NASW’s Legal Defense Fund facilitated NASW’s participation and that of the NASW Florida Chapter in an amicus curiae (friend of the court) brief in a case that challenges Florida’s program of mandatory drug-testing for Temporary Assistance for Needy Families applicants. The case, Lebron v. Wilkins, was filed in federal court and is now before the 11th U.S. Circuit Court of Appeals.
The brief argues that Florida’s mandatory suspicionless drug testing of TANF applicants undermines the state’s goal of promoting self-sufficiency and supporting children. TANF applicant Luis Lebron has refused to take a drug test because he believes that requiring him to pay for and submit to such a test is unreasonable when there is no reason to believe he uses drugs, and therefore violates his Fourth Amendment right to be free from unreasonable searches.
The brief argues that the state cannot circumvent Fourth Amendment protections without demonstrating a special need and that Florida’s program fails to meet the requirement.
The state program is faulty in other ways, the brief says. It points out that despite “their dire straits, many would-be TANF applicants struggling with substance-abuse problems are reluctant to apply for TANF funds for fear that the State will act retributively.” It also notes that women may distrust the social services system and may believe that if they seek treatment for addictions, they will face prosecution or even risk losing custody of their children. Thus, the drug-testing scheme serves to deter eligible TANF applicants from seeking the very assistance the program was designed to provide.
NASW and the NASW Alabama Chapter, through the work of the NASW Legal Defense Fund, joined a coalition of 47 organizations in filing amicus briefs in the Alabama Supreme Court on March 13 on behalf of two women who are facing criminal prosecution for their conduct during pregnancy. Hope Ankrom and Amanda Kimbroughboth struggled with addictions and face punishment for continuing their pregnancies.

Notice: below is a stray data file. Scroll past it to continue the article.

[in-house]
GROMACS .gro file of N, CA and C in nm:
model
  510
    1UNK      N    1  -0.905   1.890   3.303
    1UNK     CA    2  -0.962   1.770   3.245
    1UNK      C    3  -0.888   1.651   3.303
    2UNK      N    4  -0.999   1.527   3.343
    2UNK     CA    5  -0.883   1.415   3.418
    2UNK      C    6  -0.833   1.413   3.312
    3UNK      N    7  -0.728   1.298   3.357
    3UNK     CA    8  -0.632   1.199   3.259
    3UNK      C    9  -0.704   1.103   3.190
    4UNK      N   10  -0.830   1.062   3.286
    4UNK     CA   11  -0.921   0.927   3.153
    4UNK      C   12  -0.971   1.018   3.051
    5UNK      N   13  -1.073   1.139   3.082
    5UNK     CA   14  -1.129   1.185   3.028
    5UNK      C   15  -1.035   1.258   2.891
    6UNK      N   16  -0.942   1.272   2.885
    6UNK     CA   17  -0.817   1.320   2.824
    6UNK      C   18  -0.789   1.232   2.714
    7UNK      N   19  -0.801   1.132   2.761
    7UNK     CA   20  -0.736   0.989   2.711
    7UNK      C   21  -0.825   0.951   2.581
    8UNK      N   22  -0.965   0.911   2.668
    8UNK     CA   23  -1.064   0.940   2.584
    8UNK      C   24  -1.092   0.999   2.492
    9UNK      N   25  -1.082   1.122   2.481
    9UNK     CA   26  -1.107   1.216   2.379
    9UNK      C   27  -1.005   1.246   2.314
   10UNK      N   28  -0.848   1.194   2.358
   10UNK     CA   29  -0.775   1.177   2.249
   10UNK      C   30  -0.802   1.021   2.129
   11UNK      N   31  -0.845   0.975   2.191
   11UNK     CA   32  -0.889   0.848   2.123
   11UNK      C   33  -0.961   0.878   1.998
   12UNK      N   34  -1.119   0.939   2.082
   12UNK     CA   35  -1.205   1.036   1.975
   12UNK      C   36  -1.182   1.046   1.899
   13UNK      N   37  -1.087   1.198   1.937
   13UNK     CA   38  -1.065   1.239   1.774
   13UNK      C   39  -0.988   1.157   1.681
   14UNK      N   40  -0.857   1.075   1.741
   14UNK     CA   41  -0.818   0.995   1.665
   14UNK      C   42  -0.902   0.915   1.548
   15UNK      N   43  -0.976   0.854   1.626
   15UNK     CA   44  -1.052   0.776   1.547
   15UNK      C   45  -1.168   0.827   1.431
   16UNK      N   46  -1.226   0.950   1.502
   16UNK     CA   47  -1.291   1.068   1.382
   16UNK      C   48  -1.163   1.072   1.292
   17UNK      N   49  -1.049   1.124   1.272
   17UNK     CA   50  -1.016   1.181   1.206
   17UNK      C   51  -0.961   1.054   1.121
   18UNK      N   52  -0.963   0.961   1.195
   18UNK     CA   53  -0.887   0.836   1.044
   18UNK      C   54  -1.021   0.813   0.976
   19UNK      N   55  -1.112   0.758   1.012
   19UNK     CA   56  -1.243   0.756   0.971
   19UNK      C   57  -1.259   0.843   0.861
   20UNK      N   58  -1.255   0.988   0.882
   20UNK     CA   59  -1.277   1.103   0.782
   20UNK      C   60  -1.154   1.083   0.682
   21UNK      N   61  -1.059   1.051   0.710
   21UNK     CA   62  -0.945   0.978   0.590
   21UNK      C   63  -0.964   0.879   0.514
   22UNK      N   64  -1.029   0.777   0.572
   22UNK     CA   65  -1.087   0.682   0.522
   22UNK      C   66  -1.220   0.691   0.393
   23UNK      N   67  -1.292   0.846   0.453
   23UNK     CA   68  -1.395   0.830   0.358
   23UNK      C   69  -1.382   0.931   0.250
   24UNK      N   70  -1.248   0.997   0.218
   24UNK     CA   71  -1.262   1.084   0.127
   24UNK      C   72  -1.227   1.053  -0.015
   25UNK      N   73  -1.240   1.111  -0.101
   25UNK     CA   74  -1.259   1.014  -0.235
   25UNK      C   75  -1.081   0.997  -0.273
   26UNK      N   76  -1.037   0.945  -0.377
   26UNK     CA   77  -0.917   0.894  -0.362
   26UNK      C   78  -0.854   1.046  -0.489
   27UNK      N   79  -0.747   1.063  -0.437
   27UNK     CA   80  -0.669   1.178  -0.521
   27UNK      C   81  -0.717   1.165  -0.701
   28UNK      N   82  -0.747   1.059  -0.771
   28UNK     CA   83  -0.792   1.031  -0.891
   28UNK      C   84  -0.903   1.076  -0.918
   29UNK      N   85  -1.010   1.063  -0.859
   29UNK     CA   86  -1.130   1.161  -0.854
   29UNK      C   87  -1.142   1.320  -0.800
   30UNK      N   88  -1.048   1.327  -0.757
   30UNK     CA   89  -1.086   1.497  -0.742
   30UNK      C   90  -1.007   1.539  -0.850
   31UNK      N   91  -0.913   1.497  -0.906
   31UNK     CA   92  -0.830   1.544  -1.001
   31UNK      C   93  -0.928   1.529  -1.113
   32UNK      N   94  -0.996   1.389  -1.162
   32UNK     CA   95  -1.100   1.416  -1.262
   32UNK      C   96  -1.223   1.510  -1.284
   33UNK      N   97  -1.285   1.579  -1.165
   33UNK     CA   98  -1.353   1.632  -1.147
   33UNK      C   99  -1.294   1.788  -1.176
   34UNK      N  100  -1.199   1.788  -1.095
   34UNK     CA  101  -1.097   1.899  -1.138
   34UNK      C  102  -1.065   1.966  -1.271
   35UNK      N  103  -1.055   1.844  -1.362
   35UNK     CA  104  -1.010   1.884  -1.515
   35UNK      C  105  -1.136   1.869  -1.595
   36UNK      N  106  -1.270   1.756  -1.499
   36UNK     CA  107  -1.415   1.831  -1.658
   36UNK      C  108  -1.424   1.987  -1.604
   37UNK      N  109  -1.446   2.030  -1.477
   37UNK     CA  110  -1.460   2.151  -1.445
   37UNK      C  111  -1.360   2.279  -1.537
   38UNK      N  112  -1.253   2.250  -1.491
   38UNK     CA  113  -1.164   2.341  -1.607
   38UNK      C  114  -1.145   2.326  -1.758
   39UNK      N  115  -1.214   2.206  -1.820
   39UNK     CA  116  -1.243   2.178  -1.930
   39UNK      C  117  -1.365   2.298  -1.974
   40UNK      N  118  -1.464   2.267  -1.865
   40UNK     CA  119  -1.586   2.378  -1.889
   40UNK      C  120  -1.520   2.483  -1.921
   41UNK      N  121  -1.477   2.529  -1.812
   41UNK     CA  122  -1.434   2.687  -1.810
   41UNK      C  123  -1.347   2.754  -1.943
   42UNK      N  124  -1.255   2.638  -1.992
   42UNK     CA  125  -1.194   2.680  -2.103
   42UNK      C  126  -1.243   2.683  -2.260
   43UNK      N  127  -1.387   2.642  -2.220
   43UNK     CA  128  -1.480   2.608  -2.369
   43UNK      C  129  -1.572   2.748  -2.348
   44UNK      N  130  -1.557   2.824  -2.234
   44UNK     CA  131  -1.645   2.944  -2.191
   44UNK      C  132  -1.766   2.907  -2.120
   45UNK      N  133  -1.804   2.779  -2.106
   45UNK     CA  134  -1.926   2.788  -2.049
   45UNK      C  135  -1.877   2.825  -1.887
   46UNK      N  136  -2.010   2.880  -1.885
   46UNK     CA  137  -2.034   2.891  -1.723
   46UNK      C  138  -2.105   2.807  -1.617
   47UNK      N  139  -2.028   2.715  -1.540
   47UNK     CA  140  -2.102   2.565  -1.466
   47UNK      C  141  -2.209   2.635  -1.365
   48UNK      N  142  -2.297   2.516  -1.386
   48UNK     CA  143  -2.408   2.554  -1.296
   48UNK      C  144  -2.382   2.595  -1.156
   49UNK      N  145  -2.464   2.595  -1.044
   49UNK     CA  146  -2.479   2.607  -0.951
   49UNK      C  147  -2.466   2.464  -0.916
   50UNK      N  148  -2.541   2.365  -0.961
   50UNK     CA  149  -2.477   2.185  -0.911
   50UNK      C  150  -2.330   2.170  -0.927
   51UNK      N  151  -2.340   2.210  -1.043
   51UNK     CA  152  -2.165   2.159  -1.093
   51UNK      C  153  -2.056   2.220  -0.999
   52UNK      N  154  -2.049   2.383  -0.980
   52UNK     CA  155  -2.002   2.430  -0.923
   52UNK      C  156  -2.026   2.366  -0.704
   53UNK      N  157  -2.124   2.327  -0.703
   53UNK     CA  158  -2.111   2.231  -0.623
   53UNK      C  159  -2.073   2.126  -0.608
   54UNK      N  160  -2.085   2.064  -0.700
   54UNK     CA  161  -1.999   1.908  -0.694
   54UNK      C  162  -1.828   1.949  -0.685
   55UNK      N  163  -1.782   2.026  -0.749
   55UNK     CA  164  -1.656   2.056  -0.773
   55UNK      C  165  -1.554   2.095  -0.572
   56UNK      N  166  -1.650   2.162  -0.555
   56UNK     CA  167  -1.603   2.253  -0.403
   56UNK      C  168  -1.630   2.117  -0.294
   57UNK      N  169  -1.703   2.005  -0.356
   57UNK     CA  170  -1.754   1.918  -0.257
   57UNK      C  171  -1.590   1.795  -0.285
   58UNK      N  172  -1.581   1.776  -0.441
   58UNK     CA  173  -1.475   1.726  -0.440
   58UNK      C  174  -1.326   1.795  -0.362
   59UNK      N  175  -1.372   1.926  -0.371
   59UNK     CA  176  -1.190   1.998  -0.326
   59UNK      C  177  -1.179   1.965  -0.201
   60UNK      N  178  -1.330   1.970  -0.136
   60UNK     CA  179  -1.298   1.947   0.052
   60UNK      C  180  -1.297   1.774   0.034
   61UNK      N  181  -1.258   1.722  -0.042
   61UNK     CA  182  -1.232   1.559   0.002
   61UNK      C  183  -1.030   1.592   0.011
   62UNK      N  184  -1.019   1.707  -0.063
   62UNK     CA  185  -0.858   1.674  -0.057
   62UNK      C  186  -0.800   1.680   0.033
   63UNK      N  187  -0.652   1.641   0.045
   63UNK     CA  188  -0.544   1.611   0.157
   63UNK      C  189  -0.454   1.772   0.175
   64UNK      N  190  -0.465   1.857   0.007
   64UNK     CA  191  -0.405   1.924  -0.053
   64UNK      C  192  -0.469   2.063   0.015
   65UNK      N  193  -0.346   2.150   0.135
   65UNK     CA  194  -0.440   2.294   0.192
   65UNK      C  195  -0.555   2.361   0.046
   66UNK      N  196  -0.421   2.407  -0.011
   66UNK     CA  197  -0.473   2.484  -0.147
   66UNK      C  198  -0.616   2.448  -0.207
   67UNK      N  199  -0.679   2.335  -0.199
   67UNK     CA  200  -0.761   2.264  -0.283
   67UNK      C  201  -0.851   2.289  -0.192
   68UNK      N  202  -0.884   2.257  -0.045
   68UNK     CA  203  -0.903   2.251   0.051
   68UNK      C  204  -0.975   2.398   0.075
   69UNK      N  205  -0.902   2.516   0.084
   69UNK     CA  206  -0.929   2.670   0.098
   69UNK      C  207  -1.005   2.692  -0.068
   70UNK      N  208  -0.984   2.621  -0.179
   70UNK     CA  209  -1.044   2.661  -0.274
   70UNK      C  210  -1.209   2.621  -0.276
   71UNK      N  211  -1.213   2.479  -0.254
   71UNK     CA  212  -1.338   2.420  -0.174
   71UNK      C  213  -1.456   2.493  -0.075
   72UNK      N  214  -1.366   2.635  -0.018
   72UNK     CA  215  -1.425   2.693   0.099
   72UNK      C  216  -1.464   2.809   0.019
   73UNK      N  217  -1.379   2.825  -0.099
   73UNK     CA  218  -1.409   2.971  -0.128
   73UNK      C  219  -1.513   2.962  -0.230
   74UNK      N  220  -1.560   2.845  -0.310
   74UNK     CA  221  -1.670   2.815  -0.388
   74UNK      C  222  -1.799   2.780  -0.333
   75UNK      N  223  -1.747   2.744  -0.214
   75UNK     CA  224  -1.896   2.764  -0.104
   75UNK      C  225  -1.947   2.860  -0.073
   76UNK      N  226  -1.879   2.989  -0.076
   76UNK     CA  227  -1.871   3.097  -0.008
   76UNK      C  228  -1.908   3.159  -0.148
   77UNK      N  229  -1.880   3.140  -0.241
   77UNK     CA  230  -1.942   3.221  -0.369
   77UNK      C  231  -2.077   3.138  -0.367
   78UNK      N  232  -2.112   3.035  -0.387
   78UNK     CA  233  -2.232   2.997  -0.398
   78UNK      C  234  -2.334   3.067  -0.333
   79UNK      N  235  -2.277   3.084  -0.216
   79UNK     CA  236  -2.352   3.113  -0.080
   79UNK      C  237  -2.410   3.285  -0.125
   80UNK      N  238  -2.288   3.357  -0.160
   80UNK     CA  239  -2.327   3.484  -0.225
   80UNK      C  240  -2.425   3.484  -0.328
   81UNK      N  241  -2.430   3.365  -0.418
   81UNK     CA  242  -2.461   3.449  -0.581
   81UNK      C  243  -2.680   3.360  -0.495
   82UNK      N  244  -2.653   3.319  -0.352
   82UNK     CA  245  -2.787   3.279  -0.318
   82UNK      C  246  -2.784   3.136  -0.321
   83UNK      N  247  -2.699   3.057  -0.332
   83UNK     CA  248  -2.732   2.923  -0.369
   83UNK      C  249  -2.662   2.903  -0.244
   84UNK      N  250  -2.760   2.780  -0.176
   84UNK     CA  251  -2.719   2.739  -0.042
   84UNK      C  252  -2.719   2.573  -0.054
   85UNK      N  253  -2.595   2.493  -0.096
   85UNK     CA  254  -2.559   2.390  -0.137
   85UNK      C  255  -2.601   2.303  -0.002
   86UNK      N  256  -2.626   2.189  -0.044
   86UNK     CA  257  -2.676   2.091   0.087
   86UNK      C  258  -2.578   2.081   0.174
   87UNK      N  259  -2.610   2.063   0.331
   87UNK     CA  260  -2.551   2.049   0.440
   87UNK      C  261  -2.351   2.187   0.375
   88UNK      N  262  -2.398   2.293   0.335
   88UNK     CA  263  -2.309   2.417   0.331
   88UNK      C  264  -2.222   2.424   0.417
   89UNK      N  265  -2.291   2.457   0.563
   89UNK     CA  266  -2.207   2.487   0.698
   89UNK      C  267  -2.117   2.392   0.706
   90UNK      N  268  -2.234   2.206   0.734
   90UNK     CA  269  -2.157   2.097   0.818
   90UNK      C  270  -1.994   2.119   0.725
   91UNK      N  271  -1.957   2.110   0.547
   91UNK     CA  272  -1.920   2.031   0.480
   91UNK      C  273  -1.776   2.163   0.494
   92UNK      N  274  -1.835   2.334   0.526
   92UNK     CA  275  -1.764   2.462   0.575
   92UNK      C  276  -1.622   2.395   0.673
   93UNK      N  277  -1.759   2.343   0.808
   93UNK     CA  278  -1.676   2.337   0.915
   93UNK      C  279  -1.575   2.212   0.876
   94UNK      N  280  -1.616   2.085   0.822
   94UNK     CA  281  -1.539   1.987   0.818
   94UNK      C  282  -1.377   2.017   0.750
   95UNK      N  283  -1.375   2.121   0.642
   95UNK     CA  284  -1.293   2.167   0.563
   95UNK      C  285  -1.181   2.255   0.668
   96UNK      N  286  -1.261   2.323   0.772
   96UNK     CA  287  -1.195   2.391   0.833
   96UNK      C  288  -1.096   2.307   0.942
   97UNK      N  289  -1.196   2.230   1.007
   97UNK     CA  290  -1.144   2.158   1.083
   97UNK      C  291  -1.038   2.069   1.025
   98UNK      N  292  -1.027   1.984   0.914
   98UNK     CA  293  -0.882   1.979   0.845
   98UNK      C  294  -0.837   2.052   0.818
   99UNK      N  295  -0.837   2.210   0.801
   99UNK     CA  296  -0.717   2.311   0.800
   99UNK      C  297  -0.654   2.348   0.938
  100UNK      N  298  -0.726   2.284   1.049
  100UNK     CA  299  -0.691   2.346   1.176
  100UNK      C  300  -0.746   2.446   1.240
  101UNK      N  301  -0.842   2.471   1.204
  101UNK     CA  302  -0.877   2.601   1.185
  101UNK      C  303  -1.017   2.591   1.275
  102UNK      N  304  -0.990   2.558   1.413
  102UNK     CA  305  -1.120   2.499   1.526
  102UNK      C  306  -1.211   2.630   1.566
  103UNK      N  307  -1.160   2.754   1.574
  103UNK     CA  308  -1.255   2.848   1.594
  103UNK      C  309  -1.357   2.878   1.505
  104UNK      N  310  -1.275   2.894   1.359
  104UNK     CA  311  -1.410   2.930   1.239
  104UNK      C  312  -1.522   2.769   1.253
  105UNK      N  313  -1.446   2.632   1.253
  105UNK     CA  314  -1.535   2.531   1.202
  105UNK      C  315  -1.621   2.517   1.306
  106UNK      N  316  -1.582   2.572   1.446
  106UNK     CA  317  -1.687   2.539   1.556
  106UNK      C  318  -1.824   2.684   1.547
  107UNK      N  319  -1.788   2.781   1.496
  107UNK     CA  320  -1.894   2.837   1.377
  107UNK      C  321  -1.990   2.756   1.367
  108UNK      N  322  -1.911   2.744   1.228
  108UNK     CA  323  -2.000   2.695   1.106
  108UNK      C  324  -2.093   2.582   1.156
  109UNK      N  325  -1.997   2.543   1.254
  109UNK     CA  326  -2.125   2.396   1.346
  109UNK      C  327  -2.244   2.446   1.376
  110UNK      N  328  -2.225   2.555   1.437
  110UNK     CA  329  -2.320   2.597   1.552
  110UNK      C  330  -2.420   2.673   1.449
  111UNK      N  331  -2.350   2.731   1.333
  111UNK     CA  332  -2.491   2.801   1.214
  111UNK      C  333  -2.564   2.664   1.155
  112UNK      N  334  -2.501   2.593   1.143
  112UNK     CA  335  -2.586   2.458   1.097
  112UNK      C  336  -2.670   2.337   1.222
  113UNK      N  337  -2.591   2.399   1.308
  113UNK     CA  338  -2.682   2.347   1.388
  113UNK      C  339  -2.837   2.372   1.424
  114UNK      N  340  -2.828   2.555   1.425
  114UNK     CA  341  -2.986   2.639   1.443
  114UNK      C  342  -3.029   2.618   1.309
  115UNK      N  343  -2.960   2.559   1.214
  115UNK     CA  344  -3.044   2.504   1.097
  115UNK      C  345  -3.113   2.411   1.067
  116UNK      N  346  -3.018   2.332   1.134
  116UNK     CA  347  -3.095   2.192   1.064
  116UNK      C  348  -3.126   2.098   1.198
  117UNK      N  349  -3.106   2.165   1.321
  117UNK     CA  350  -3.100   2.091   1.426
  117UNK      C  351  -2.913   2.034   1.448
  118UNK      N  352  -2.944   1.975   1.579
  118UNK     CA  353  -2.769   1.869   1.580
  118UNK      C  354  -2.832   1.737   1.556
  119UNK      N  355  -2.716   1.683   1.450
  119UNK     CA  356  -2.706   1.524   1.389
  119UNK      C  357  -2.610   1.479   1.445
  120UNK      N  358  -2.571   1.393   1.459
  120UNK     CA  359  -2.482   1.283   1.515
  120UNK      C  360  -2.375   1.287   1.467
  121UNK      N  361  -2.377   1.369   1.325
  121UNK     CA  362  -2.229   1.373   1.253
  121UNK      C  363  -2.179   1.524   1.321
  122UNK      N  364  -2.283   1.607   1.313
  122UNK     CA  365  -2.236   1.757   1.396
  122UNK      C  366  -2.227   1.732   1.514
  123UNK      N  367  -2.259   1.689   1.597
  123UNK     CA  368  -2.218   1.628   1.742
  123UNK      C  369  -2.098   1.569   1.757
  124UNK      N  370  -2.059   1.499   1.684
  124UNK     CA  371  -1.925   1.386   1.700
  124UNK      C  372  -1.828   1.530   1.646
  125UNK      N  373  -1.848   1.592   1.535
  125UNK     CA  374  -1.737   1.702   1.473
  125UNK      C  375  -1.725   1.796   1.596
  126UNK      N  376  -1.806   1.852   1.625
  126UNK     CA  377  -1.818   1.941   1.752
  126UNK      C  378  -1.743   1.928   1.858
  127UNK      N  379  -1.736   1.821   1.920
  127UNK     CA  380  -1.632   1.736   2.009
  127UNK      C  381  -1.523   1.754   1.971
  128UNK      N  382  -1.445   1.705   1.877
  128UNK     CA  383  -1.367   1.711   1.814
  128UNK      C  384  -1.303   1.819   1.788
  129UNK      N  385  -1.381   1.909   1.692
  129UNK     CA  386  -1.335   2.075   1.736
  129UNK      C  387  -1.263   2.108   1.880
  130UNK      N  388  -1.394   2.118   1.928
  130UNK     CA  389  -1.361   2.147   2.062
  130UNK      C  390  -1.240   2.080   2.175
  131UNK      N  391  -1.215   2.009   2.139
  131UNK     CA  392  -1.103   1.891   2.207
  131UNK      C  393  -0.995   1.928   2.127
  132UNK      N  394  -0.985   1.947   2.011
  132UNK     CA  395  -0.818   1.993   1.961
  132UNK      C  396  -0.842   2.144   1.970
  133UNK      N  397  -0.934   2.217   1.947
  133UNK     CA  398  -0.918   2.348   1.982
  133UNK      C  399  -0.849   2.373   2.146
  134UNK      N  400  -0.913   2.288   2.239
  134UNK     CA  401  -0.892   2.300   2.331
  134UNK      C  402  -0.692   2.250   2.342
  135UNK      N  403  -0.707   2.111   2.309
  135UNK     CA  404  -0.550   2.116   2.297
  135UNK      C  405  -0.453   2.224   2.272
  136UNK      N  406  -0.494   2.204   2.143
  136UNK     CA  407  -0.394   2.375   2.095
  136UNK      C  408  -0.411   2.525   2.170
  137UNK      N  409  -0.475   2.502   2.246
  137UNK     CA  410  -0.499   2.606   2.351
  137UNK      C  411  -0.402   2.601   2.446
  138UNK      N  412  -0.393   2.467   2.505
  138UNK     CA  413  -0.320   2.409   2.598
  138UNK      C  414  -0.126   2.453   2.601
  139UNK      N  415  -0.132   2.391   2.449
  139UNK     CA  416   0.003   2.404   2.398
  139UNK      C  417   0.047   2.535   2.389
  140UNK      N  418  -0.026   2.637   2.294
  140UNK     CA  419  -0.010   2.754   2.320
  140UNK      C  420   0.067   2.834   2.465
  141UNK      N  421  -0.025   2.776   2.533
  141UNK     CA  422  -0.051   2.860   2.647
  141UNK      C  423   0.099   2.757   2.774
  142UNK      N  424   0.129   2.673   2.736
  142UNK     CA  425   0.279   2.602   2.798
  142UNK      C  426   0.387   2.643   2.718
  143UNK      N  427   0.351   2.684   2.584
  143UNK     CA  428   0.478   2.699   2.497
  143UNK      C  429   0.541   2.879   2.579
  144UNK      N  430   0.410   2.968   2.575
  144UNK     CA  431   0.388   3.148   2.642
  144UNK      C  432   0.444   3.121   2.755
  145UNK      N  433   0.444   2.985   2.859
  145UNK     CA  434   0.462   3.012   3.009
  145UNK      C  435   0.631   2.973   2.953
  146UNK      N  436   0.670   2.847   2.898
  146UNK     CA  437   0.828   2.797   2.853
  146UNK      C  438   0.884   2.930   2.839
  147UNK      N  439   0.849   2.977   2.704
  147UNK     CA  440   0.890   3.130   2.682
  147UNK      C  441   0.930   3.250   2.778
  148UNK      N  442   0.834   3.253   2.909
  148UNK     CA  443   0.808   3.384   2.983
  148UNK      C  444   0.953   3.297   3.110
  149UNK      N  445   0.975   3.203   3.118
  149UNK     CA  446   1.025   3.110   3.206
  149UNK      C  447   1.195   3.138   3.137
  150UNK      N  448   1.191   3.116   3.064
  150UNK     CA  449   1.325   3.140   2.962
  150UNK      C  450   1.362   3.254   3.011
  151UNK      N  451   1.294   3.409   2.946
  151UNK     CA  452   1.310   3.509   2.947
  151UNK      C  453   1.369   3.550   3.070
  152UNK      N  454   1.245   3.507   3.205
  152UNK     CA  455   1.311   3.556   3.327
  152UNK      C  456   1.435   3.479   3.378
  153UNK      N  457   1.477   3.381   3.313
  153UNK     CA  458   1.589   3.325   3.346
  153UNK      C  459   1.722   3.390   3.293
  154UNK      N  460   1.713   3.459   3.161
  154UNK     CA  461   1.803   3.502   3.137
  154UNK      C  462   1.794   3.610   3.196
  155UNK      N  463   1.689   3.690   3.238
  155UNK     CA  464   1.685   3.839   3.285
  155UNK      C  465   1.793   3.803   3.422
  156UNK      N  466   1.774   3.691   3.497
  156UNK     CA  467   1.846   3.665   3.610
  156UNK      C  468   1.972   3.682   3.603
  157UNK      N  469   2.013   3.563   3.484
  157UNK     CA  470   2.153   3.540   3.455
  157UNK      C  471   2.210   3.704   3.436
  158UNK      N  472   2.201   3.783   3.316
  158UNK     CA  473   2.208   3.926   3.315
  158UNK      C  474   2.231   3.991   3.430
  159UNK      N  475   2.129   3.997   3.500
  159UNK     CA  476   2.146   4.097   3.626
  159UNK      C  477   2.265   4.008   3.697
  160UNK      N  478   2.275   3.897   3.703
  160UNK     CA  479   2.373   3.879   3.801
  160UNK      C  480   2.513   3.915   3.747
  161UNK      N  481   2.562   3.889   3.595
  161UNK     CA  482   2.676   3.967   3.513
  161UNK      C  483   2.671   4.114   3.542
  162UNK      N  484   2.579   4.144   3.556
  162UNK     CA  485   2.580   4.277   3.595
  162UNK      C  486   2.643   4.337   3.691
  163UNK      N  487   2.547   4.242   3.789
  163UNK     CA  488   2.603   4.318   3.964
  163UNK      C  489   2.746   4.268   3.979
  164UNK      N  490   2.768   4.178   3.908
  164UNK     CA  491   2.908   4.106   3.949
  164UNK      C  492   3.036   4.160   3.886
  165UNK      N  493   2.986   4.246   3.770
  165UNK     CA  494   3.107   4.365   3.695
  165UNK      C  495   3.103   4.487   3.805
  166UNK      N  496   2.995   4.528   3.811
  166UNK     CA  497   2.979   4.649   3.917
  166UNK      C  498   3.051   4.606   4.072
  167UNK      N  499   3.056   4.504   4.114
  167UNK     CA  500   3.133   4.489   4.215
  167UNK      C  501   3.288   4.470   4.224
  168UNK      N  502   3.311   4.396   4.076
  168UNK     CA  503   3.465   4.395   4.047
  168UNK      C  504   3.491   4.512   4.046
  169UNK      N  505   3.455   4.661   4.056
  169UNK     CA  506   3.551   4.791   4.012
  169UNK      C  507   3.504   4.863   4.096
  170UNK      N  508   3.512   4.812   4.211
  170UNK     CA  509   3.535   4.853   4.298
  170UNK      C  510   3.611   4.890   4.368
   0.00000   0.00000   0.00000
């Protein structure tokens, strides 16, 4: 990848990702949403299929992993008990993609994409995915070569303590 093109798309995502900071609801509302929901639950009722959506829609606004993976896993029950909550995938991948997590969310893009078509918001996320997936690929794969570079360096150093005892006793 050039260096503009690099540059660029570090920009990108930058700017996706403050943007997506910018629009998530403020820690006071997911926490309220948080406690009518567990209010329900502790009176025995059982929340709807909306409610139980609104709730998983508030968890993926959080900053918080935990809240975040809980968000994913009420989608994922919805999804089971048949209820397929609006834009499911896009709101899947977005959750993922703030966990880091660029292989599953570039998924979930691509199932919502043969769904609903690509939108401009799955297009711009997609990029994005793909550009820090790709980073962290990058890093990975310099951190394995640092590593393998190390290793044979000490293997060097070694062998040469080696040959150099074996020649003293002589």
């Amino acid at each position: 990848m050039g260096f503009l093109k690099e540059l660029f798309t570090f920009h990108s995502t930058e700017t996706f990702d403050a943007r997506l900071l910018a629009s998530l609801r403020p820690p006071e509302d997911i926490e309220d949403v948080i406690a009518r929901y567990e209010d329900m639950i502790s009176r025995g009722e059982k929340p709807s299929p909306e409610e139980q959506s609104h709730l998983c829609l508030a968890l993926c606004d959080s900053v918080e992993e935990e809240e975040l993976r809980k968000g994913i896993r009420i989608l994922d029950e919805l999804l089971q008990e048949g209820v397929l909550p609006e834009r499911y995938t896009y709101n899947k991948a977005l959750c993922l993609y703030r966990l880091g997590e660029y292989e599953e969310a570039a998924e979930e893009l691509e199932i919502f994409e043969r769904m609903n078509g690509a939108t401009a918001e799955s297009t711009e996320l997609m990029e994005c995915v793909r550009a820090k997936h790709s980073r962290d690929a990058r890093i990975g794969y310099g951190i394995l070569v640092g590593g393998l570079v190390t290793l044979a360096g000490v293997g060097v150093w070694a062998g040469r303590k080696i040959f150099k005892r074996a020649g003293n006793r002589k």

The cases are based on competing interpretations of the state’s “chemical endangerment” law that was passed to create penalties for adults who expose children to methamphetamine labs, not to address the public health issues raised by pregnant women and drug use.
Each brief asks the high court to reverse the state’s Court of Criminal Appeals’ decision to redefine the word “child” to include “viable fetus.” The expanded definition can be misused to prosecute women who are pregnant who take drugs, even legal drugs prescribed by health care providers, the briefs state, which was not the original intent of the law.
For example, among the drugs covered by the chemical endangerment statute as rewritten by the Court of Appeals is methadone, the briefs say. It is the treatment drug recommended by the U.S. government for pregnant women with opioid addictions, but it is also considered schedule II contraband under Alabama law.
The briefs note that the Court of Criminal Appeals’ decision reflects a misunderstanding of the nature of addiction. Medical groups confirm that addiction is not simply a failure of individual willpower and that the majority of drug-dependent people cannot simply decide to refrain from use or achieve long-term abstinence without appropriate treatment and support.
NASW’s policies support a public health approach to addressing the use and misuse of alcohol, tobacco and other drugs as well as providing addictions treatment tailored to the needs of specific populations, including pregnant women.
LDF briefs are available on the Amicus Brief Database